John Oliver skewers Trump’s ‘drain the swamp’ catchphrase
John Oliver has skewered Donald Trump over his claim to be "draining the swamp" in Washington, showing that he is instead doing just the opposite.
The Last Week Tonight host said the President has repeatedly appointed multi-millionaires with questionable business interests to senior White House positions - and yet his supporters love the slogan.
"Limiting the power of industry lobbyists and special interests is a genuinely good idea," admitted Oliver. "And while I would love to give him credit, the odds are, if your whole political platform is just screaming random three-word phrases, one of them is bound to end up being good. Lock her up? No. Build the wall? No. All dog zoo? Stop, that's actually a great idea."
Mr Trump did not come up with the swamp phrase, but turned it into a sound bite that is now a regular chant at his rallies and often used by candidates.
One clip even showed the President confessing he had thought the catchphrase meaningless when he started saying it - but it had caught on.
"Trump has in no way drained the swamp - what he has done is drain the phrase of its original meaning," said Oliver.
"It won't remotely surprise you to know that he has not drained the swamp one little bit. His Cabinet has included many swamp creatures, from these two Goldman Sachs veterans working on tax policy - Gary Cohen and certified handful of man-candy Steve Mnuchin - to Wilbur Ross - Commerce Secretary, wealthy corporate raider and living worst-case scenario of what can happen when Wallace Shawn is not stored at the proper temperature.
"Trump has a laughable number of wealthy businessmen presiding over policies that could directly benefit themselves and their former employers and incredibly, despite 'drain the swamp' being one of Trump's greatest hits at his rallies, many of his supporters do not seem troubled by this."
The TV presenter said "self-enrichment" was only part of the issue with the so-called swamp, which can also actively harm to ordinary people.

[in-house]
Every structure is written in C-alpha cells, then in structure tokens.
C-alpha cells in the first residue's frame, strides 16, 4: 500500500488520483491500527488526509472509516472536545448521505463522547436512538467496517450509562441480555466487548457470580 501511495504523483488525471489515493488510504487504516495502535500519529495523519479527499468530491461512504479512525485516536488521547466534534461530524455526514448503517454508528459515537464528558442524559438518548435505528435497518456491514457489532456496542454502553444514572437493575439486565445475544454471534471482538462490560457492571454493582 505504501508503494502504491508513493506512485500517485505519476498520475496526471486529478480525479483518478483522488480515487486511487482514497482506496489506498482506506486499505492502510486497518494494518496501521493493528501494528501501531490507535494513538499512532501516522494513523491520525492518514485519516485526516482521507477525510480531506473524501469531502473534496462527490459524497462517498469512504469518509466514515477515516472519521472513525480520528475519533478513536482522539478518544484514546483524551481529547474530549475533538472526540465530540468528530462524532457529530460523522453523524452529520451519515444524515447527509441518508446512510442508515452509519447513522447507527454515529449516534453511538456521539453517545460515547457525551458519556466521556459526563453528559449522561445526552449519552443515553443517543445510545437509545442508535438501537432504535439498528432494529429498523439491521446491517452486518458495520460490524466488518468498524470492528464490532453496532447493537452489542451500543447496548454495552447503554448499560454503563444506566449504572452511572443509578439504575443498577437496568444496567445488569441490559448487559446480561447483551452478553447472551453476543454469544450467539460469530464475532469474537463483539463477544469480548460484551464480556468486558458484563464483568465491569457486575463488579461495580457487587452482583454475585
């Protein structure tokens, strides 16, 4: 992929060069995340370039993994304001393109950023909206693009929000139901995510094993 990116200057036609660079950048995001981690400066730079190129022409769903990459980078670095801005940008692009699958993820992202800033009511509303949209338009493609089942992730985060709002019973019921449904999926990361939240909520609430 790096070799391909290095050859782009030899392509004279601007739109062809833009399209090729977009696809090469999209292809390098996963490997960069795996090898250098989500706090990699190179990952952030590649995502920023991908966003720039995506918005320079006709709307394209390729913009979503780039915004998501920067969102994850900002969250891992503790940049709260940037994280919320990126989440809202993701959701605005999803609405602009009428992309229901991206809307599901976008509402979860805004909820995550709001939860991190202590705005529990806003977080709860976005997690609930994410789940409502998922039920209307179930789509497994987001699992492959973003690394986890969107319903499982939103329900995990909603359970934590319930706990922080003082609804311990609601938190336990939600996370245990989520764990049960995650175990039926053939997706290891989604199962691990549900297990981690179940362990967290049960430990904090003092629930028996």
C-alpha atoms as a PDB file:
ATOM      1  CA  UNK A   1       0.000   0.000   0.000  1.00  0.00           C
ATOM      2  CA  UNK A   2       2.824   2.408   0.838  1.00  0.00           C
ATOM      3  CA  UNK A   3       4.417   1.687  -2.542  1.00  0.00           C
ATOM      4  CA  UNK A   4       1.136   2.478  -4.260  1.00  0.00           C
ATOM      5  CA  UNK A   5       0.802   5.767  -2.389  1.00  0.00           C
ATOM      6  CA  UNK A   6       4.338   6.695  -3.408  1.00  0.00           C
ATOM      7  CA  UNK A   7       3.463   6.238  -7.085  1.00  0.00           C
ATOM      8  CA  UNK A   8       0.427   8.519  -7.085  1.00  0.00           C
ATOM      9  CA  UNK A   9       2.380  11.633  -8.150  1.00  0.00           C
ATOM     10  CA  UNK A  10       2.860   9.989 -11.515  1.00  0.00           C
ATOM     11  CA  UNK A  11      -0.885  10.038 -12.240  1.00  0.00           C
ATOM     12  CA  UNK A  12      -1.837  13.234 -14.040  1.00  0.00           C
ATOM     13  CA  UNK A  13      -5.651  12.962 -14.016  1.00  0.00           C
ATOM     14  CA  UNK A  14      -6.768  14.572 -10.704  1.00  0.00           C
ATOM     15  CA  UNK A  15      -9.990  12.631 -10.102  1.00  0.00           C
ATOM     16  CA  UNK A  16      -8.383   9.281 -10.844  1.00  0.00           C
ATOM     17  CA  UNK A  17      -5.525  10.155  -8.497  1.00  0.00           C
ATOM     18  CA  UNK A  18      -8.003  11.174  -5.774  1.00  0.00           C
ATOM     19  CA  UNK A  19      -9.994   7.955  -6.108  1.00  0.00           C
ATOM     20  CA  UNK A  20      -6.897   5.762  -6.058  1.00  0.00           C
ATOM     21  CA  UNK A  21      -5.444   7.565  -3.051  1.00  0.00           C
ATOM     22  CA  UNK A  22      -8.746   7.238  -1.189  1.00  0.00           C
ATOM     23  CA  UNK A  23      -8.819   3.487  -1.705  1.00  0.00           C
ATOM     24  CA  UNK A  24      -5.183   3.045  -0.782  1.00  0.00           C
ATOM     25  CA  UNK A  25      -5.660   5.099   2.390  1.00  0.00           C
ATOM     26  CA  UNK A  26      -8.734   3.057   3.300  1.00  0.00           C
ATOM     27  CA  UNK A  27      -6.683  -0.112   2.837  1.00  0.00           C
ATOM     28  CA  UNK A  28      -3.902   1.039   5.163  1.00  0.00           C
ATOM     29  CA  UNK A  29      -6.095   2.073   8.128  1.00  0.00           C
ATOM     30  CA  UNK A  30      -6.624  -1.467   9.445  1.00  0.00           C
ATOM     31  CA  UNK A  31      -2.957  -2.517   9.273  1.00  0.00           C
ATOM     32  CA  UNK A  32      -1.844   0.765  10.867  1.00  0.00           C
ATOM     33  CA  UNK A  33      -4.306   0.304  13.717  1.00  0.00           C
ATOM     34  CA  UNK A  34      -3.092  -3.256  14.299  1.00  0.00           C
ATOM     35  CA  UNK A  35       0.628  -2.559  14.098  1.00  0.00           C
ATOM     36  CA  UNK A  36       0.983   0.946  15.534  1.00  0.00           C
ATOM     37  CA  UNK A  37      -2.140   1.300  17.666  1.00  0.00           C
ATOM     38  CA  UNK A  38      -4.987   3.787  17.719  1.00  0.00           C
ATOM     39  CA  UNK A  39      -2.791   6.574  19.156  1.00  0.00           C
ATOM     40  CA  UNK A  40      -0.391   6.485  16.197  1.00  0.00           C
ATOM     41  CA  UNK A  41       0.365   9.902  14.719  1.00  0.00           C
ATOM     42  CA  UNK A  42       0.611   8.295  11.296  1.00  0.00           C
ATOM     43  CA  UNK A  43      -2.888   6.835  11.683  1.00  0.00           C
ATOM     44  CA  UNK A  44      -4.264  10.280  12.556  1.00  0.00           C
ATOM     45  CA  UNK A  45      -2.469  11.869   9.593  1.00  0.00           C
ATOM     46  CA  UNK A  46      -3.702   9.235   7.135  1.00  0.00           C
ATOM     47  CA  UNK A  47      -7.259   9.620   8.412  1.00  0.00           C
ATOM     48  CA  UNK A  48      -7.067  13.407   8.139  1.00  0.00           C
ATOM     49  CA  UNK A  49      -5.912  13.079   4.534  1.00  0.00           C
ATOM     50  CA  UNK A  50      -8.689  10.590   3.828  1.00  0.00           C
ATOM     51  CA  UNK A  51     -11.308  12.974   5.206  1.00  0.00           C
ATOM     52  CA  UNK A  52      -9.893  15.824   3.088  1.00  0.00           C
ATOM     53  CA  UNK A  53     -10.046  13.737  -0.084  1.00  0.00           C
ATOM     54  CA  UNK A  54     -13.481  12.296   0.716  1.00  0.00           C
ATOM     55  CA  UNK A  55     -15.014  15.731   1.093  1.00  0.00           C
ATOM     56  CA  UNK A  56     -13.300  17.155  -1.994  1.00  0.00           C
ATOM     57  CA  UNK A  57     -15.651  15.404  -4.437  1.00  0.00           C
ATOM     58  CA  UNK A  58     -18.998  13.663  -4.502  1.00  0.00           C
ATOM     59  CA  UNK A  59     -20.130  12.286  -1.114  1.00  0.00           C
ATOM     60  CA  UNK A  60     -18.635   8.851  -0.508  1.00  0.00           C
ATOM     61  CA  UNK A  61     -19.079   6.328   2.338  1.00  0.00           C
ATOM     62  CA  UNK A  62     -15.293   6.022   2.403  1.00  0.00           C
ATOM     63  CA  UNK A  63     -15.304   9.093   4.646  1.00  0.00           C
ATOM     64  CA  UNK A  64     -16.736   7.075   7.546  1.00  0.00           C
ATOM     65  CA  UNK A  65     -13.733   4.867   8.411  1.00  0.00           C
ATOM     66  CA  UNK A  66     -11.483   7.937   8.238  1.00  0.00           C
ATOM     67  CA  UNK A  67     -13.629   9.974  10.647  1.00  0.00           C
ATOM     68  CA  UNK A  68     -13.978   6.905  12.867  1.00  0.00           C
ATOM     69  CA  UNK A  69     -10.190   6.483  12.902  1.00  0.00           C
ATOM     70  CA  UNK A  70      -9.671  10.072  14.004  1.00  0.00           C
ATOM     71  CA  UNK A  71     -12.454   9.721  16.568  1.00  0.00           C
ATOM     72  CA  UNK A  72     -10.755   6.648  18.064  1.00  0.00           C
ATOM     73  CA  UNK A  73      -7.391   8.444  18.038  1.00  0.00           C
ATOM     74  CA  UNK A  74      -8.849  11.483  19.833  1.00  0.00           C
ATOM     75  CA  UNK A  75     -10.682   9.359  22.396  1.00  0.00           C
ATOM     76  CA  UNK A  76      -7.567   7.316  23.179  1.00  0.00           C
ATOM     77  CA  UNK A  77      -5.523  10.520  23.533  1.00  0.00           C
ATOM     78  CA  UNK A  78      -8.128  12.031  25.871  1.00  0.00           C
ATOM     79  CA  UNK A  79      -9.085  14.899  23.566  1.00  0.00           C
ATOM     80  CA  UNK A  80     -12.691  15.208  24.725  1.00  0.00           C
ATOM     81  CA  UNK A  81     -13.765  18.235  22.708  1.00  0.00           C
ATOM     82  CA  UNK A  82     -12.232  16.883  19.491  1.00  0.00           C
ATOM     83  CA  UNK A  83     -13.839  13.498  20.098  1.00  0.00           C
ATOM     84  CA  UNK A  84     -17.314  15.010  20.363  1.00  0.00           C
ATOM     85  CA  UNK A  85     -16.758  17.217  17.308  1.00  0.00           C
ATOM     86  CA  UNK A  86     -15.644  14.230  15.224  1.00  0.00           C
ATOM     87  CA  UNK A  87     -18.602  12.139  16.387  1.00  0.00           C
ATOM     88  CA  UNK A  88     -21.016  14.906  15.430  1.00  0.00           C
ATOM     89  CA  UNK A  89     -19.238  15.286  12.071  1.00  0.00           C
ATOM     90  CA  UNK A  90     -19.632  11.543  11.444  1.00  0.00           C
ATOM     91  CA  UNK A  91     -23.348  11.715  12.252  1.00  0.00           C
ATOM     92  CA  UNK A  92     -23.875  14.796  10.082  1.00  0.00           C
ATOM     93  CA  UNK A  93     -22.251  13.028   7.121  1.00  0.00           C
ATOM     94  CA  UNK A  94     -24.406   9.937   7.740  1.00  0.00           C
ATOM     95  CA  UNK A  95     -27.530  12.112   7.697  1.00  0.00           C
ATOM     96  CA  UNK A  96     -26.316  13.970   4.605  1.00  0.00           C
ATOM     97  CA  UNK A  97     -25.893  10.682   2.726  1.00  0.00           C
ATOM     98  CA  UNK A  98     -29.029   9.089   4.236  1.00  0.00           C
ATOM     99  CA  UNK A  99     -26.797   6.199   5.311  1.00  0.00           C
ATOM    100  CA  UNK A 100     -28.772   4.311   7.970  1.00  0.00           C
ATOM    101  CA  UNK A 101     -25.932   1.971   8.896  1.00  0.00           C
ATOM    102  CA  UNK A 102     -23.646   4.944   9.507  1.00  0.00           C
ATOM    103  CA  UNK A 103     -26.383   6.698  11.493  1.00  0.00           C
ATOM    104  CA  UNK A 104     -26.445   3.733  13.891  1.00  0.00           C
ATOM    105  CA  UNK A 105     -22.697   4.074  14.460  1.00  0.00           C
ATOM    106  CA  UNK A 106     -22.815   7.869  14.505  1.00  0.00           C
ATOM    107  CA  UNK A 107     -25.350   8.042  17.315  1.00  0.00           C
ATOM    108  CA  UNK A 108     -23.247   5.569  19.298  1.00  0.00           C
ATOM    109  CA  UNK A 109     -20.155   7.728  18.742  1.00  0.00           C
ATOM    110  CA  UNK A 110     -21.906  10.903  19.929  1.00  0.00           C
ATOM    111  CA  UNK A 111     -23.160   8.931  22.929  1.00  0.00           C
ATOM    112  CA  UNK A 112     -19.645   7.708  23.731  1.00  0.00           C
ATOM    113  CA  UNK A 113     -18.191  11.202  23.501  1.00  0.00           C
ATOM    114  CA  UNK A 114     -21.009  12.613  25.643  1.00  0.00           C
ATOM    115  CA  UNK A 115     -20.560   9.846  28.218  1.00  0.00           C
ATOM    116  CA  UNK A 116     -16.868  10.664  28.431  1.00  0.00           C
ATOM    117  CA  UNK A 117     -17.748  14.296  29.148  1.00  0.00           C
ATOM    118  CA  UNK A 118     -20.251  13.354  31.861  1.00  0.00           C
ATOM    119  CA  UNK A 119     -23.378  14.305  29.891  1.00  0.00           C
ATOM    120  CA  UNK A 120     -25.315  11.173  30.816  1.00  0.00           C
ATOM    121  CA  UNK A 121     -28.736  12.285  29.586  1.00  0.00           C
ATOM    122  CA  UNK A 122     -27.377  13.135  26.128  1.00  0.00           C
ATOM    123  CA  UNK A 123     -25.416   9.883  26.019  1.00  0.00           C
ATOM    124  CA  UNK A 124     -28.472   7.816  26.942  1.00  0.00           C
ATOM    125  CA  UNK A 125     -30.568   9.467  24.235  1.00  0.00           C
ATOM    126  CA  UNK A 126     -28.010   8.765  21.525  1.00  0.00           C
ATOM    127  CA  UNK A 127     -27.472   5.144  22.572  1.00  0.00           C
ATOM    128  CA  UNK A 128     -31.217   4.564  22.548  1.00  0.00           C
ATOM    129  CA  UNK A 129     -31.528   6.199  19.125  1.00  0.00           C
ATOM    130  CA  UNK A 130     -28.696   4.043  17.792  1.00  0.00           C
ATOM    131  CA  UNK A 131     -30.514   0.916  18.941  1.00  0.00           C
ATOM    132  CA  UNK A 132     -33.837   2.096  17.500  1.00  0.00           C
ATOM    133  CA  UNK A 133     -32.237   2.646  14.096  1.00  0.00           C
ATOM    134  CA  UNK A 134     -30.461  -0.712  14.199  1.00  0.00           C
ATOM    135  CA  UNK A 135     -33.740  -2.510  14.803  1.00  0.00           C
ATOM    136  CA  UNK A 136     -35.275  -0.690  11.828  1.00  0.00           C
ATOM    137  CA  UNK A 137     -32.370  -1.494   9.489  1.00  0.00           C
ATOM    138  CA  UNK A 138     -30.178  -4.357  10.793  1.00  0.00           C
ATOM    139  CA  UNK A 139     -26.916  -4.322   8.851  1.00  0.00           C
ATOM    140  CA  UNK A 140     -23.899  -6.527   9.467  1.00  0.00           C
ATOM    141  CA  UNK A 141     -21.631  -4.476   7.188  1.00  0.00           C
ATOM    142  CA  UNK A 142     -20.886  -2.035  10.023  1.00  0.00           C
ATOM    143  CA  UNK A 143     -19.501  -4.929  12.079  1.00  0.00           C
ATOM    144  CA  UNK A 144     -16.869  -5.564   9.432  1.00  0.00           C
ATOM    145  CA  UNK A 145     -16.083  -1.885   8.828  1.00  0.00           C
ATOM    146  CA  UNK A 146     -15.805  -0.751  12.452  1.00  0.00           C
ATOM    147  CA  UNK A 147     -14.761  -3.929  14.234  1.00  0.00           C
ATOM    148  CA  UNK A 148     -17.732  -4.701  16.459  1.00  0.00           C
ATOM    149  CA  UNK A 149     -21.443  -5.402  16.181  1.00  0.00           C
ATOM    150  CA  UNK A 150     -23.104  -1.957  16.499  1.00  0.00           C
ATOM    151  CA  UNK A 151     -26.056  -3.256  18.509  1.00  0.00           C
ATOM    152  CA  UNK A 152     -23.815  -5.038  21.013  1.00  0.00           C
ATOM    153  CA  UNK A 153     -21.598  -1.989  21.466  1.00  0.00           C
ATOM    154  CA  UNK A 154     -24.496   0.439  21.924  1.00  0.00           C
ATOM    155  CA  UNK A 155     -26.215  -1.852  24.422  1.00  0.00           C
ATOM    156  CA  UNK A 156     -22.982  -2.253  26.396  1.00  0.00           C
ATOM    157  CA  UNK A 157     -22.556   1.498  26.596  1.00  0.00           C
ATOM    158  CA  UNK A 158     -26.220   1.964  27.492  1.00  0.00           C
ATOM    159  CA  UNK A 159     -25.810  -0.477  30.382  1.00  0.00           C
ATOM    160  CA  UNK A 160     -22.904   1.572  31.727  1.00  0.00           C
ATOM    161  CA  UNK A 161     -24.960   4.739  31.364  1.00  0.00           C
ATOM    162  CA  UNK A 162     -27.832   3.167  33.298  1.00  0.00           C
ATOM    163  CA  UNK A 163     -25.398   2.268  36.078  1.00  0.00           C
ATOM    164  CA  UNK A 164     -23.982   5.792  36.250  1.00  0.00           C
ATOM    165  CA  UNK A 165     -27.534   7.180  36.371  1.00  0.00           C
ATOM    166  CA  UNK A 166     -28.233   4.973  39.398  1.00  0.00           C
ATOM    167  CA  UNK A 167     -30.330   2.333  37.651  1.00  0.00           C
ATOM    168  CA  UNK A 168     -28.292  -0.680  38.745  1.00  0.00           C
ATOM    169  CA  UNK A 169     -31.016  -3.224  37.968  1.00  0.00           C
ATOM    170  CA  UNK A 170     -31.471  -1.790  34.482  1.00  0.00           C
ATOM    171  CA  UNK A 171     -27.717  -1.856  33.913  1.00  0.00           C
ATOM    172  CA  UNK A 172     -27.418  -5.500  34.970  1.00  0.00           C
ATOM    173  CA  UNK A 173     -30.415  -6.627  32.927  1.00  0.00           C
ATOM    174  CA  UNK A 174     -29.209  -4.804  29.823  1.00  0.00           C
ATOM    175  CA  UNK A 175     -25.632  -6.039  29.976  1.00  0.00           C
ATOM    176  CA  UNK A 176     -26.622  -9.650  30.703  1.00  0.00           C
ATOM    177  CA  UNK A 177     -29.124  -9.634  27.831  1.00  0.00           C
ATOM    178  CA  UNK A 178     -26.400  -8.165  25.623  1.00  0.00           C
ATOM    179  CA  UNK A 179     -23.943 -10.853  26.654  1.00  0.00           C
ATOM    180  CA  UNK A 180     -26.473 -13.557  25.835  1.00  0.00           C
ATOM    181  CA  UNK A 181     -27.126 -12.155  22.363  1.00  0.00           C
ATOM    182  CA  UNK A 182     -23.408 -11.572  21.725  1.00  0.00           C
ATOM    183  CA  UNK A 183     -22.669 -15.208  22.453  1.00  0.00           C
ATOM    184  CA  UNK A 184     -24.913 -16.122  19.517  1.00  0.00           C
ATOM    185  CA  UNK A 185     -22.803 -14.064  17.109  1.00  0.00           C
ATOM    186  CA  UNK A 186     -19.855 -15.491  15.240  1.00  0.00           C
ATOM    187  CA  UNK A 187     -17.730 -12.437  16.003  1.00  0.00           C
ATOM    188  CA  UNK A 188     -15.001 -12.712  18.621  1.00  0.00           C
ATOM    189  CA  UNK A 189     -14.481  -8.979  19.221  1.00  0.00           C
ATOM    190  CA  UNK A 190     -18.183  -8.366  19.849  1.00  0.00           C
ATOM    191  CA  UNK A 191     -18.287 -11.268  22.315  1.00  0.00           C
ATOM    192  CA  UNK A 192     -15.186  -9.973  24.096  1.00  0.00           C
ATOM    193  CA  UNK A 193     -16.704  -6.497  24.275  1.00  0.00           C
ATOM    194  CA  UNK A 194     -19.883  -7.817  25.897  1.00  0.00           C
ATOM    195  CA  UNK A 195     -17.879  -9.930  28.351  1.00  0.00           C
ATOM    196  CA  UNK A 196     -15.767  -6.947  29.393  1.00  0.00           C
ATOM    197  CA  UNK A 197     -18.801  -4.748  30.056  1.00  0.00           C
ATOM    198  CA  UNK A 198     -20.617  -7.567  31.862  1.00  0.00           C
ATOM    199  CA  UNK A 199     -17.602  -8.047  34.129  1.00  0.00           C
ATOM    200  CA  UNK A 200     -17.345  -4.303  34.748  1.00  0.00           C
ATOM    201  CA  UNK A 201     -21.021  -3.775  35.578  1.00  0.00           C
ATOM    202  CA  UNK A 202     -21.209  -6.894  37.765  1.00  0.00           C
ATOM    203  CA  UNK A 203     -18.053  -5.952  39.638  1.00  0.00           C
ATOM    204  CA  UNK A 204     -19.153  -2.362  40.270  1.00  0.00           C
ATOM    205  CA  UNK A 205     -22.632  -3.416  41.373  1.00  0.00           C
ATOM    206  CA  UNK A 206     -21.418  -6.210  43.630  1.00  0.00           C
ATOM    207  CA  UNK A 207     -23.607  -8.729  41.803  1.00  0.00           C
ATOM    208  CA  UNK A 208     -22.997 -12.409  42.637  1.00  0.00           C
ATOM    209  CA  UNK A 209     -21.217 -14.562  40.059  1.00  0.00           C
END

"Real damage is being done to the 'small guy' by this administration's actions - take payday lending," Oliver continued.
"People's lives can be destroyed by misleadingly marketed, high-interest loans, but the new acting head of the Consumer Financial Protection Bureau, Mick Mulvaney, has been actively working with the payday loan industry to block rules reining them in.
"Why would he do that? I don't know. What I do know is that as a Congressman, he got $60,000 in campaign contributions from payday lending interests."
He then showed a clip of Mr Mulvaney telling a room of bankers: "If you're a lobbyist who never gave us money, I didn't talk to you. If you're a lobbyist who gave us money, I might talk to you."
Oliver went on to say it wasn't just the "famous alligators in Trump's swamp" causing damage, but also some of the lesser known bureaucrats.
Some worked at the Environmental Protection Agency, previously run by Scott Pruitt, who spent $43,000 on a soundproof booth in his office, tried to get the CEO of fast food restaurant Chick-Fil-A to give his wife a franchise, and demanded a 24/7 security detail to drive him around town to find which Ritz Carlton had the moisturising lotion he liked.
"He was not an isolated case," said Oliver. "Nearly half of the political appointees hired by Trump at the EPA have strong industry ties."
Andrew Wheeler, Pruitt's replacement, earned more than $700,000 in recent years as a coal lobbyist, and "pushed hard to roll back environmental regulations impacting the industry," the TV host added.
Oliver said the problems filtered all the way through the White House, pointing to Secretary of the Interior Ryan Zinke - who rode a horse to work on first day, took 66 days leave in his first year and has been the subject of 15 investigations.